“The Christmas Invasion” (season 2, Christmas special; originally aired 12/25/2005)
“Look at these people. These human beings. Consider their potential. From the day they arrive on the planet and, blinking, step into the sun, there is more to see than can ever be seen. More to do than... no, hold on. Sorry, that’s The Lion King.”
There’s a longstanding, rather odd Doctor Who tradition that the newly regenerated Doctor doesn’t actually appear all that much in his first adventure. Much like David Tennant here, Jon Pertwee was asleep in a hospital bed for most of the first third of “Spearhead From Space,” while Peter Davison spent a distressingly high percentage of “Castrovalva” unconscious in a box. Sylvester McCoy and Paul McGann were recovering from amnesia for good chunks of their debuts, while Colin Baker had to play the Doctor as borderline psychotic for reasons that we will charitably assume made sense at the time. Only Patrick Troughton, Tom Baker, and Matt Smith were really allowed to hit the ground running with their Doctors more or less fully recovered within minutes of their regenerations—perhaps not coincidentally, “Power Of The Daleks” and “The Eleventh Hour” are in the very top tier of introductory stories, while “Robot” is a solid little story that benefits immensely from Tom Baker’s immediately established performance. So then, why doesn’t every Doctor get to make the biggest, splashiest entrance possible? Why does Doctor Who so often seem to insist on sidelining its lead actor in his debut performance?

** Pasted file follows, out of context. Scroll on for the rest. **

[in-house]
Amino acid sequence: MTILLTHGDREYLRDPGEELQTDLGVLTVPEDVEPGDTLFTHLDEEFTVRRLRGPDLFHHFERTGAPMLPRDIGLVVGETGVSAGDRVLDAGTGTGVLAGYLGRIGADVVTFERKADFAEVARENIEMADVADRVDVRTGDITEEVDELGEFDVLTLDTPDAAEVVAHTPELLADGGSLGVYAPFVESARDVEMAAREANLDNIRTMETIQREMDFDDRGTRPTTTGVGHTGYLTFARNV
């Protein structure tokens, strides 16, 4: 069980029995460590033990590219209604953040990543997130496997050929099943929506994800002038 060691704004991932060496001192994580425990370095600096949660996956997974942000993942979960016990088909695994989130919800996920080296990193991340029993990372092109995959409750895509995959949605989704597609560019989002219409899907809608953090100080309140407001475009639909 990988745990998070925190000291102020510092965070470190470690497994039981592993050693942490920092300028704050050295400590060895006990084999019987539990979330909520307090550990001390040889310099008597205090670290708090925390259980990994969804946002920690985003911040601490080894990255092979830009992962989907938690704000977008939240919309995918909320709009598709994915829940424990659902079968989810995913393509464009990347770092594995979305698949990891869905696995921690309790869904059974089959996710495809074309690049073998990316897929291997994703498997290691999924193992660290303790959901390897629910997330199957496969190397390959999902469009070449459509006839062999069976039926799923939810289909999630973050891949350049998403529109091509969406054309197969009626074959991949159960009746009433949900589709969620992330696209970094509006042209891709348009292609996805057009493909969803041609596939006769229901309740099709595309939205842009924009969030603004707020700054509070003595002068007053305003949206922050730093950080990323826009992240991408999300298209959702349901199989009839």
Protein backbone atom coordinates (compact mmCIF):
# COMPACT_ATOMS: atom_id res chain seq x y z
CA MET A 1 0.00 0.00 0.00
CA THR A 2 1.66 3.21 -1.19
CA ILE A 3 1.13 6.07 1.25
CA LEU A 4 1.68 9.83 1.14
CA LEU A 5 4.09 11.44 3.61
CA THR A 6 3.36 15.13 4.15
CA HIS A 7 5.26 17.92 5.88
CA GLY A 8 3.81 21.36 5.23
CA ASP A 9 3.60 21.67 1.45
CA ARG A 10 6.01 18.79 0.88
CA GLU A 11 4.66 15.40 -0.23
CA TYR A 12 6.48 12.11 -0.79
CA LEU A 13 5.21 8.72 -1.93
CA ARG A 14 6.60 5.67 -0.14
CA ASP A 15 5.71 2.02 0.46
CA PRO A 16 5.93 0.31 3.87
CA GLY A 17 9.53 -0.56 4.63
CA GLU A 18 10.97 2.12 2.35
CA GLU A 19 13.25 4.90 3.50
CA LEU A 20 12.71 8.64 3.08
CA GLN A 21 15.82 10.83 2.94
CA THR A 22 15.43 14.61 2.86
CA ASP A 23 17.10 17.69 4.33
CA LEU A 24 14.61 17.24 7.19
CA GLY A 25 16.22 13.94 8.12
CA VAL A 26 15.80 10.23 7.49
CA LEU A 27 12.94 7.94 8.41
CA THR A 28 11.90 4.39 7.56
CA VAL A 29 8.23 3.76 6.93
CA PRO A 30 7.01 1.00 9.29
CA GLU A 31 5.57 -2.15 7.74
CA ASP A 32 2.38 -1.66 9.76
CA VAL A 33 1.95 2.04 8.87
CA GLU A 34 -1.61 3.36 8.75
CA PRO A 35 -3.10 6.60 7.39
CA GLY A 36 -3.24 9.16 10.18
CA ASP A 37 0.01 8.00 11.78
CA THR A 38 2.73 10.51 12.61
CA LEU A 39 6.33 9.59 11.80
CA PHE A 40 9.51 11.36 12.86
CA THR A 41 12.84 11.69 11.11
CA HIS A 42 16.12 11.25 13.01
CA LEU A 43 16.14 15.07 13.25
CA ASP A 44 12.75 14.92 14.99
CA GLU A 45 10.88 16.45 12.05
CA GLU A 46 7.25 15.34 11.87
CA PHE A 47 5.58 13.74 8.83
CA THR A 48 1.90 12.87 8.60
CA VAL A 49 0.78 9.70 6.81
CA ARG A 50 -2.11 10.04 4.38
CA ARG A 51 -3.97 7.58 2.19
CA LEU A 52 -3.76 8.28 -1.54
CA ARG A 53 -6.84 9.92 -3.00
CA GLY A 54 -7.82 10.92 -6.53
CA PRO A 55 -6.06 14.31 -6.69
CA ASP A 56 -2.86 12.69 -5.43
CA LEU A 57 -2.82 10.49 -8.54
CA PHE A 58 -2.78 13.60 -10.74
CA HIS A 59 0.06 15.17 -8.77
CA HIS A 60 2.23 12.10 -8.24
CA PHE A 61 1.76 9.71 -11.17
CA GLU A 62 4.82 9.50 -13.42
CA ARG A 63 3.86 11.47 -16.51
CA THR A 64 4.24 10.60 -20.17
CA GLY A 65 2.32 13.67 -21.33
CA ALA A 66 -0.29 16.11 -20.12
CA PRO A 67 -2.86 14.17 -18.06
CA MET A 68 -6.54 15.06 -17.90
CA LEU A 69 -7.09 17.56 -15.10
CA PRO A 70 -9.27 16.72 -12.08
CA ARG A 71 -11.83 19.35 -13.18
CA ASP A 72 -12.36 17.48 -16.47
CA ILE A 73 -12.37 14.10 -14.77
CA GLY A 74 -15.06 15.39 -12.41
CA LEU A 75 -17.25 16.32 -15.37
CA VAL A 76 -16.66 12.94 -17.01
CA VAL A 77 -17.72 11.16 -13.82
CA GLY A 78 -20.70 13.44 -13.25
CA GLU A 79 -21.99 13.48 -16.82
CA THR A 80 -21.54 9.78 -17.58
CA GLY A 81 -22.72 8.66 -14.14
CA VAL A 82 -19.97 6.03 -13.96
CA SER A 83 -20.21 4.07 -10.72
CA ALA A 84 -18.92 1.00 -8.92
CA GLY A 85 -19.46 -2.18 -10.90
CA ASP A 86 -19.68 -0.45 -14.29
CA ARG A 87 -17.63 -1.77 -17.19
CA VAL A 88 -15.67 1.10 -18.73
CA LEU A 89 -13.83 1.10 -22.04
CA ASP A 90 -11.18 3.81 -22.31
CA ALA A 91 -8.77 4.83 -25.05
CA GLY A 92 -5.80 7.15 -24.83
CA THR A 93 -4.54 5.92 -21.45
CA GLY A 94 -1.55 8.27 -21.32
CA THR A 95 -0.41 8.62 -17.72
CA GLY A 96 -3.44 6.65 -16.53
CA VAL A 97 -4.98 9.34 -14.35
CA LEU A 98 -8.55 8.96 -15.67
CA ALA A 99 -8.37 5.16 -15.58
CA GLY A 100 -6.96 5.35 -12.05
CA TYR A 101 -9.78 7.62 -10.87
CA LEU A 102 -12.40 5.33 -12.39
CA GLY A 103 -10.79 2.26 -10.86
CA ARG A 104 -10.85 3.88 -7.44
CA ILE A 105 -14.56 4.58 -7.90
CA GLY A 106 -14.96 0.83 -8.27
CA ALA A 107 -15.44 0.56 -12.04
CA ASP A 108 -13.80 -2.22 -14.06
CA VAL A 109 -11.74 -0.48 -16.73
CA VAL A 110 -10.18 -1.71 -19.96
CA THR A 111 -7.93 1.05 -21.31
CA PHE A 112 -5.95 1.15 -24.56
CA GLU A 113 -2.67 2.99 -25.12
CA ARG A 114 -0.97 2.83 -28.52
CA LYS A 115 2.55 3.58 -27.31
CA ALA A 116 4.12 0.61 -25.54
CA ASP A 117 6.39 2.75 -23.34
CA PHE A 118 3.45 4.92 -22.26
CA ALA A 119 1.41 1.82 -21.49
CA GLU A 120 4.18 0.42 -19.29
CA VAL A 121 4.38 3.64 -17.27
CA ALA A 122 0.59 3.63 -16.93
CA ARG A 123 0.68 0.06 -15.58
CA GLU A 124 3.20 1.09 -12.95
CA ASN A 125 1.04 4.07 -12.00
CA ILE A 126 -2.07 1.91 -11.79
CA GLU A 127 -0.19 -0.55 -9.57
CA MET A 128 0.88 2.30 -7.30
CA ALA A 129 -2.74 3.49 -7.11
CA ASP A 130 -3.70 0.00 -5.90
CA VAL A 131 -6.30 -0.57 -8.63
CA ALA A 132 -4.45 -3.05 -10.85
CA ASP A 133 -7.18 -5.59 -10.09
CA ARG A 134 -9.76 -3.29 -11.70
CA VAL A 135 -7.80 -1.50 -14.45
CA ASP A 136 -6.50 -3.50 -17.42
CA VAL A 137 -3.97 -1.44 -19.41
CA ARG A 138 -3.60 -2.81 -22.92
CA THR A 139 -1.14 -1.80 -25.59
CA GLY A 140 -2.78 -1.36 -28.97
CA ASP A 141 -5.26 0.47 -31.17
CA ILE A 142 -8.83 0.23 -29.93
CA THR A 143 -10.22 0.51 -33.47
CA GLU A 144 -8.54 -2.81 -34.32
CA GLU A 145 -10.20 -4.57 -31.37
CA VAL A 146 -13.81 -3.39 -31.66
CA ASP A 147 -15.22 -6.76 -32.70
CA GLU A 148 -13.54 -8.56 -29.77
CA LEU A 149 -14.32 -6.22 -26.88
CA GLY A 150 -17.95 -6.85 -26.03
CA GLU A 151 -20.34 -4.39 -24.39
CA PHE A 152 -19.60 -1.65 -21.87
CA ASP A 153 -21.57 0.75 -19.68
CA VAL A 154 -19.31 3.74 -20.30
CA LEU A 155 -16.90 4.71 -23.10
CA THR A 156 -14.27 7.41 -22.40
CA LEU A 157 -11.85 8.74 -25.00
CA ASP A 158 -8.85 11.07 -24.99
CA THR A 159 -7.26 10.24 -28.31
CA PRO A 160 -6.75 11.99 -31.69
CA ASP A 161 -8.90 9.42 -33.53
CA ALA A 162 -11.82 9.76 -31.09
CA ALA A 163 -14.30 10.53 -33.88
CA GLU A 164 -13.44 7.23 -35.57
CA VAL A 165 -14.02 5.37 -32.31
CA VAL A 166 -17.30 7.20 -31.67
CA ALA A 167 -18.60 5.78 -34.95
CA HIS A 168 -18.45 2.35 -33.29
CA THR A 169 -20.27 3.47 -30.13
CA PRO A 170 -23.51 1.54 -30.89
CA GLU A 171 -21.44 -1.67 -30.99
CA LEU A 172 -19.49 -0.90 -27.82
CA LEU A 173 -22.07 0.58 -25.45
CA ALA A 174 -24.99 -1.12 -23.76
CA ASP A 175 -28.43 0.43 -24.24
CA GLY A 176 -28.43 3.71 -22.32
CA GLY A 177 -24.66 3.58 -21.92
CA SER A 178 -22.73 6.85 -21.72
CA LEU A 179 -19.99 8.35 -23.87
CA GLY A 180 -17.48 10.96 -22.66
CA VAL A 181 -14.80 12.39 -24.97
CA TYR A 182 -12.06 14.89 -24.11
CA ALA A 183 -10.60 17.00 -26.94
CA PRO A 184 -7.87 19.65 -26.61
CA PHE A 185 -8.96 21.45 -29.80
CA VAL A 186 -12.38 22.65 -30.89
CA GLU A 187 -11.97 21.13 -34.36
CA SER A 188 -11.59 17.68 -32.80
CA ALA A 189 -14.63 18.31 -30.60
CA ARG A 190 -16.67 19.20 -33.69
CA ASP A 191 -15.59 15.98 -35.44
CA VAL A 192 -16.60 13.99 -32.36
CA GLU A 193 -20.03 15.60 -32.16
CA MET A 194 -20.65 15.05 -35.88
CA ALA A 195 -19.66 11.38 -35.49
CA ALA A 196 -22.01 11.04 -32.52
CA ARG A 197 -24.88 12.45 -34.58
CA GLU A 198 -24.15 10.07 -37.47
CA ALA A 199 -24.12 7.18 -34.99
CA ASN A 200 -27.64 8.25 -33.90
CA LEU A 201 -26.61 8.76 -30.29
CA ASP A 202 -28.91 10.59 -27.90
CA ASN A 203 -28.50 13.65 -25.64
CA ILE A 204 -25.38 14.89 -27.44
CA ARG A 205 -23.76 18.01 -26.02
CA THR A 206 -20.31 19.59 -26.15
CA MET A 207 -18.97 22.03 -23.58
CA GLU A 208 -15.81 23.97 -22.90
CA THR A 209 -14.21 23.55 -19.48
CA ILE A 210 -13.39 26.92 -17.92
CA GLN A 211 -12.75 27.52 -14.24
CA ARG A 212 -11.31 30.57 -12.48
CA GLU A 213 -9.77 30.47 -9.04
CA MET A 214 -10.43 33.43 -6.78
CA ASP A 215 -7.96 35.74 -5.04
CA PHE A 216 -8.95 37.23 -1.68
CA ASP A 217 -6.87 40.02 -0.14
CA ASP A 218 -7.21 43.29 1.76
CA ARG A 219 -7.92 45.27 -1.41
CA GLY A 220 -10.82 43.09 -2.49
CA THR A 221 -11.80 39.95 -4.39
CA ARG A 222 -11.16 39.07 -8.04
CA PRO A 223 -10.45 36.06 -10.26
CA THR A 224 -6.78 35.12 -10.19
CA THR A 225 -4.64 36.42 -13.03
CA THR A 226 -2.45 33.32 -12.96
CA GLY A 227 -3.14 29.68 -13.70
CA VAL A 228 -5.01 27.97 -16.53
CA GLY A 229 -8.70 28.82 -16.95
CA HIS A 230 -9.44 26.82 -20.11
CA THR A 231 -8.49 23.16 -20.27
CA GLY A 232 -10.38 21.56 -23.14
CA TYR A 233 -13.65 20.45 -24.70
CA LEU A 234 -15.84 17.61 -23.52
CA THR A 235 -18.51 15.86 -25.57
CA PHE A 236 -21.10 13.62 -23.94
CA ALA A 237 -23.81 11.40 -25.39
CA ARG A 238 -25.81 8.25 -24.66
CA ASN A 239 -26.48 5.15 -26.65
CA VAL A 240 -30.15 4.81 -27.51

Like most things in Doctor Who history, there hasn’t really been a consistent reason why this has happened. One obvious possibility here is that the Doctor’s reduced role in his debut story is essentially a stalling tactic, providing the creative team and the new lead actor with more time to figure out just what this new incarnation will be like. In practice, however, the introductory story isn’t always the first one that a new Doctor films. In this instance, “The Christmas Invasion” was indeed David Tennant’s first outing as the Doctor, but it was part of the same production block as the subsequent “New Earth” and “Tooth And Claw,” so everyone involved likely already had a fairly good sense of who the 10th Doctor was going to be. Indeed, for all the new Doctor’s protestations that he has no idea who he is, both Tennant and Russell T. Davies display a clear sense of this new incarnation’s identity.
As portrayed here, he appears to be a much lighter, demonstrably joyful incarnation than his predecessor; this is a Doctor who hugs old friends and joins Rose for Christmas dinner, suggesting the 9th Doctor’s “no domestics” rule no longer applies. Yet the darkness of the 9th Doctor is not erased, but rather submerged, which arguably makes this incarnation more dangerous than his predecessor ever was. The 9th Doctor wore his sorrow and his anger on his leather-jacketed sleeve, but it’s far harder to predict when the 10th Doctor will shift from charismatic goofball to vengeful god. This Doctor is both an inversion and an extension of his previous self, and Harriet Jones learns just how terrifying that combination can be.